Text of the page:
Skiers Will Be Punished for Out-of-Control Zoning
Now, here is an issue I am uniquely qualified to write about. It involves my primary area of study (local government), an issue (zoning) that we regularly debate around the Show-Me Institute, and pretty much my favorite thing to do: skiing. And, yes, I’ve have been to Hidden Valley plenty of times, although not in the past few years.
Wildwood, with its 16 (why?) councilmembers, is regulating Hidden Valley out of business. I know this will come as a shock to some people in government who think you can just take and take and take, but sometimes businesses and citizens can’t take it any more and they leave. Much like the citizens in Chesterfield who complain about the noise from Spirit airport, citizens who almost assuredly moved to Wildwood after Hidden Valley opened are now complaining about it. Complaining is one thing, but shutting it down through nuisance regulations is another. From the article in the Post-Dispatch, I present you the picture of local zoning run amuck (my comments in italics):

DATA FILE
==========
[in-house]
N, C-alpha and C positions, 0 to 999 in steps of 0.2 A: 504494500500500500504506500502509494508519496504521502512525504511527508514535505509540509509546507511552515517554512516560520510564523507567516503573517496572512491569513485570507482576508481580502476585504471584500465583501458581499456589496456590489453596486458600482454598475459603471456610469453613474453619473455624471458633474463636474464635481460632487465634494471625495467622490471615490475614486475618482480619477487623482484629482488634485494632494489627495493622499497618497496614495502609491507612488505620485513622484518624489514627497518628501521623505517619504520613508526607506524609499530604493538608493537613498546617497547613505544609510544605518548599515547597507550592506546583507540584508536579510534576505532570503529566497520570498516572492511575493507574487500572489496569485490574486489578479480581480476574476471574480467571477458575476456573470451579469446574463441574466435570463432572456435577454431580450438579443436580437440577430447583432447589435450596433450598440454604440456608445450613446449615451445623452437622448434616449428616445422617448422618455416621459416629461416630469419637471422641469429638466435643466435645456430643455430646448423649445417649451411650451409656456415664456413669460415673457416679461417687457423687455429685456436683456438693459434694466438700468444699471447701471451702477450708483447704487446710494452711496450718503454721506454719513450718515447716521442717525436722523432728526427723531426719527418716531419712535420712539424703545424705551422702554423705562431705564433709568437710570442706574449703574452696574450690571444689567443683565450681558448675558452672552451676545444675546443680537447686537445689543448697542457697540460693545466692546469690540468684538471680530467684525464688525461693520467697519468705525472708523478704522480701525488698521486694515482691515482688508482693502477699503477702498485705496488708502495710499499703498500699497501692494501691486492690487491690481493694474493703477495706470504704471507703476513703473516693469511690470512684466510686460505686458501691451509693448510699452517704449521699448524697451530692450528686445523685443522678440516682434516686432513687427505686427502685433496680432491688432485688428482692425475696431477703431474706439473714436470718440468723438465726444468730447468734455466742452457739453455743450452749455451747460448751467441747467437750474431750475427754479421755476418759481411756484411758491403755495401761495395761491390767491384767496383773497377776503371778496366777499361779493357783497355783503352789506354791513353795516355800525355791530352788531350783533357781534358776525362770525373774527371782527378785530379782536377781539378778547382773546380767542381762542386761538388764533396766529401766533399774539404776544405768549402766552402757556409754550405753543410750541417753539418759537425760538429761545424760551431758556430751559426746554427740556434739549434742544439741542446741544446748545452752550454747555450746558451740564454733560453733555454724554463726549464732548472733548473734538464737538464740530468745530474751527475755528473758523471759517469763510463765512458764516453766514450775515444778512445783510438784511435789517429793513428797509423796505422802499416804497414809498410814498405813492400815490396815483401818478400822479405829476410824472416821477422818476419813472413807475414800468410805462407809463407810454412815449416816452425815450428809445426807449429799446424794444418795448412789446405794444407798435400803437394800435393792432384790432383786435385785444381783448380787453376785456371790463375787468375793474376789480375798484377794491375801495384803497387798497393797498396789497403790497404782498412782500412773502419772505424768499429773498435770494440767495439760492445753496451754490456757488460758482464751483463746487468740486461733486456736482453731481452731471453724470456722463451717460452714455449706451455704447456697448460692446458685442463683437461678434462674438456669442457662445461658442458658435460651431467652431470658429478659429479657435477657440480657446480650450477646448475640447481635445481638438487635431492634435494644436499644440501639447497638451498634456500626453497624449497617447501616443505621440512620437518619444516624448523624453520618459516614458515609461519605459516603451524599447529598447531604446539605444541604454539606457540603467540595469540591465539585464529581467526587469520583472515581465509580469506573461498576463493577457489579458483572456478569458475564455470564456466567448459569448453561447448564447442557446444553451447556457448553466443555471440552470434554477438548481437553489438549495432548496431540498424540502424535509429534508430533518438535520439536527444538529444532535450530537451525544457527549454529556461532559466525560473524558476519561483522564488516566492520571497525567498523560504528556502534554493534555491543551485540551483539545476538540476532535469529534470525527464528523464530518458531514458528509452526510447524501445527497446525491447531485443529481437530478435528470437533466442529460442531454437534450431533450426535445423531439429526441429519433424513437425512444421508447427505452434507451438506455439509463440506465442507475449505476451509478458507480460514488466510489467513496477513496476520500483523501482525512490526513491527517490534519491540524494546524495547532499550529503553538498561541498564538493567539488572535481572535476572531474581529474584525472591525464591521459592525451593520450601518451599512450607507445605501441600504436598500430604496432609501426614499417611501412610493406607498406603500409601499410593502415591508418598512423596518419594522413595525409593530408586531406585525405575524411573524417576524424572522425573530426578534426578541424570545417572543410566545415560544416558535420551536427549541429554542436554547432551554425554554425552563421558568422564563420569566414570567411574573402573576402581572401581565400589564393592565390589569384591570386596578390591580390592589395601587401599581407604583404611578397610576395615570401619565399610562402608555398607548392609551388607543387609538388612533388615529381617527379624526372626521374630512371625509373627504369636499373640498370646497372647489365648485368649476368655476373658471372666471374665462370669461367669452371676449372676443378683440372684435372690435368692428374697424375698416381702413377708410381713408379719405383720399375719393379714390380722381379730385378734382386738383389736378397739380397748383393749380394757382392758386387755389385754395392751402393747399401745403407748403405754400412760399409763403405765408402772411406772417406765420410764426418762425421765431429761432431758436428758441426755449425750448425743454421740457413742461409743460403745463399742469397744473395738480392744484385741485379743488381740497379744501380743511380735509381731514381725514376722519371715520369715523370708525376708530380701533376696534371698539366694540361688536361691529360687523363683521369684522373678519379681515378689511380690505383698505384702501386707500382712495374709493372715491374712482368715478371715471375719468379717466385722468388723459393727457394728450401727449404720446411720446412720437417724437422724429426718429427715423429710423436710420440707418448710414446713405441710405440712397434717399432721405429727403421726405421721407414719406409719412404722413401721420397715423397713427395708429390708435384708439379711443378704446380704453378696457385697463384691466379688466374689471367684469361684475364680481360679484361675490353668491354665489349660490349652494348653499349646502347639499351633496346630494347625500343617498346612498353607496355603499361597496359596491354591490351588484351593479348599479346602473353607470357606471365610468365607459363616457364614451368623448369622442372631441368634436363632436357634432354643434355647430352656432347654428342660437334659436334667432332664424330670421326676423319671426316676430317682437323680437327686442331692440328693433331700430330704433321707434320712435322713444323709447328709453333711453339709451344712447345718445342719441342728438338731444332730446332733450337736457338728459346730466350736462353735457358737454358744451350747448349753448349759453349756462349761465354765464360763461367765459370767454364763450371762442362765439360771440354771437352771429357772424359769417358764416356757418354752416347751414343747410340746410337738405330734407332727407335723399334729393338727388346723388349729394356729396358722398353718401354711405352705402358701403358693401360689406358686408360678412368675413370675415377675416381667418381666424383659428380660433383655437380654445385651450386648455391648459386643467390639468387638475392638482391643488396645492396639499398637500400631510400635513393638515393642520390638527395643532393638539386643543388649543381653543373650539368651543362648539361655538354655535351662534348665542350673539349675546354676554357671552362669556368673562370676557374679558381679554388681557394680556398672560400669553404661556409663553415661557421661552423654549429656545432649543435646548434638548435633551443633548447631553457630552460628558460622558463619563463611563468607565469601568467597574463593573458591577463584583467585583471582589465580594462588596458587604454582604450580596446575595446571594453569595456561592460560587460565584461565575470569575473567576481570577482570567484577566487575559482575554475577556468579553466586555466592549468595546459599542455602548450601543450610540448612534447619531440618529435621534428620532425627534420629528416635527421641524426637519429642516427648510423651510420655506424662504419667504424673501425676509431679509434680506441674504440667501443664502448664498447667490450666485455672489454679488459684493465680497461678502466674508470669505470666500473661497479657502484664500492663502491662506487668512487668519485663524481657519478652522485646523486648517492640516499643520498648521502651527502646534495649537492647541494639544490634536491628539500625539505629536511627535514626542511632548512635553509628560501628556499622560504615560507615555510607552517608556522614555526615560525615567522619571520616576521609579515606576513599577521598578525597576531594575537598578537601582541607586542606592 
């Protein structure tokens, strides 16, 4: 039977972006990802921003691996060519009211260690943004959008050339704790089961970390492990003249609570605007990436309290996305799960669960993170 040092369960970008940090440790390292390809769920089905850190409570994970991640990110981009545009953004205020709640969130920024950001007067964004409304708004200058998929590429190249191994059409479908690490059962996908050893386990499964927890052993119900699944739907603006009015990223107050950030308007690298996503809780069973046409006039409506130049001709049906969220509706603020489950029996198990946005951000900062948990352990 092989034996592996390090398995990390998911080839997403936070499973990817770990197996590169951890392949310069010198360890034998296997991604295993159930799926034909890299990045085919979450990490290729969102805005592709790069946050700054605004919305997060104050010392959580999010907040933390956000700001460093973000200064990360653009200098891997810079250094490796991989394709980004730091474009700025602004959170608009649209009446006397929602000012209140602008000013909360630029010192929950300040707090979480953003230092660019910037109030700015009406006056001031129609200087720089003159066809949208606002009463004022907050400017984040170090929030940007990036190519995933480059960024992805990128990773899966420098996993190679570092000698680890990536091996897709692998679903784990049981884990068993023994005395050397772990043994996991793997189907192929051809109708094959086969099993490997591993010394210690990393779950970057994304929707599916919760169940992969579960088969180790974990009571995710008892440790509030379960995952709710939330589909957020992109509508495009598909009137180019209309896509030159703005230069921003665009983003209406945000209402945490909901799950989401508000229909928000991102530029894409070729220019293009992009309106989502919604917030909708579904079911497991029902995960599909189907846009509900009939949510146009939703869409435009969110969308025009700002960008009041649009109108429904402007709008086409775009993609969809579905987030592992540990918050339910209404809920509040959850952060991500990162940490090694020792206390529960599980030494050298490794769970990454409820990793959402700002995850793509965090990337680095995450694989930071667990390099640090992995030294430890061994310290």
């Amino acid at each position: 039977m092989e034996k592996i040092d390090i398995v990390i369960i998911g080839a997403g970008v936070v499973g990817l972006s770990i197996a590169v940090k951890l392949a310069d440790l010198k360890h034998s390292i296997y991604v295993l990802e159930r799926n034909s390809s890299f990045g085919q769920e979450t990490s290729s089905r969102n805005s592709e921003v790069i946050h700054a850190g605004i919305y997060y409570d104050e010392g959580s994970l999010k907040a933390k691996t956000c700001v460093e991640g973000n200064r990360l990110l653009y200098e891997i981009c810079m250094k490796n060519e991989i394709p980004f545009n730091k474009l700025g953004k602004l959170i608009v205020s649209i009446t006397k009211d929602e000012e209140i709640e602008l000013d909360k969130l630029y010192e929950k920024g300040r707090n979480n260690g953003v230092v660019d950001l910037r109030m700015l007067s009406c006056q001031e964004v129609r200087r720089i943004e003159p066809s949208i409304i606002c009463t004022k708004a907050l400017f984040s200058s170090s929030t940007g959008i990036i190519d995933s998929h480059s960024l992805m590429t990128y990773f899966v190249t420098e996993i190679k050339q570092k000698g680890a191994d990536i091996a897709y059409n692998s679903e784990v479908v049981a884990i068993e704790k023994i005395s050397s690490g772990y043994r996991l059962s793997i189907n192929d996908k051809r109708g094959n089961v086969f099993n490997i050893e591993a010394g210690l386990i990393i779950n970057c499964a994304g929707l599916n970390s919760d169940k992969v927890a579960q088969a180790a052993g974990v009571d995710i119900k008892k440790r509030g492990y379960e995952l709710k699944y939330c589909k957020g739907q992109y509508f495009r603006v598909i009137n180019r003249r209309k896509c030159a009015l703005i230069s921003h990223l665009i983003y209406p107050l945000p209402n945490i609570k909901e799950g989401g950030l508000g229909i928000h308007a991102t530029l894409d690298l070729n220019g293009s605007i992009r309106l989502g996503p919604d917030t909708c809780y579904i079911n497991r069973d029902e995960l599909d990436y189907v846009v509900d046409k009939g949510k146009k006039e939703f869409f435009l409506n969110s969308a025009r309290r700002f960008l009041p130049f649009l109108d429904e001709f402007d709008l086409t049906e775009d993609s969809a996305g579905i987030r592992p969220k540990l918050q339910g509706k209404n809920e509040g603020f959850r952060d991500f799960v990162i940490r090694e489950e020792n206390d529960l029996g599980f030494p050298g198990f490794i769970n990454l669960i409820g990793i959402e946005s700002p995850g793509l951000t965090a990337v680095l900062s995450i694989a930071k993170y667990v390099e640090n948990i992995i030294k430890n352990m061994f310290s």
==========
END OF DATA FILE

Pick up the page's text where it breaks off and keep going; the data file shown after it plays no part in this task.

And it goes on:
Boyd said he learned last week, at a meeting of the Planing and Zoning Commission, that he may be required to pay a nearly $252,000 fee to build the proposed parking lot.
$252 K for a parking lot. Amazing, but not surprising.
The city also was requiring that Hidden Valley get its permission to stay open past 11 p.m.
Liquor is not involved here, as I understand it, so there is no reason to enforce this, other then neighbors’ complaints about something that predated their arrival.
Woerther said Boyd had several ways to get around the $252,000 fee, such as offering up a few of the resort’s acres for public space.
Beautiful. If you just give us some of your property, we will waive the fee. The owner is right to call this blackmail.
I understand that conflicts occur as areas change — from farmland to suburbs, from slums to gentrified lofts, from nature to business parks. This is why you grandfather things in, so that property owners who ride out the changes do not get punished. You also need local officials with a modicum of common sense. Wildwood officials do not appear to have any of that, which is why they are losing a great business, a great asset, and a large property taxpayer. But, most of all, I hope they are happy that the local disabled skiers association no longer has a place to ski. Job well done, Wildwood.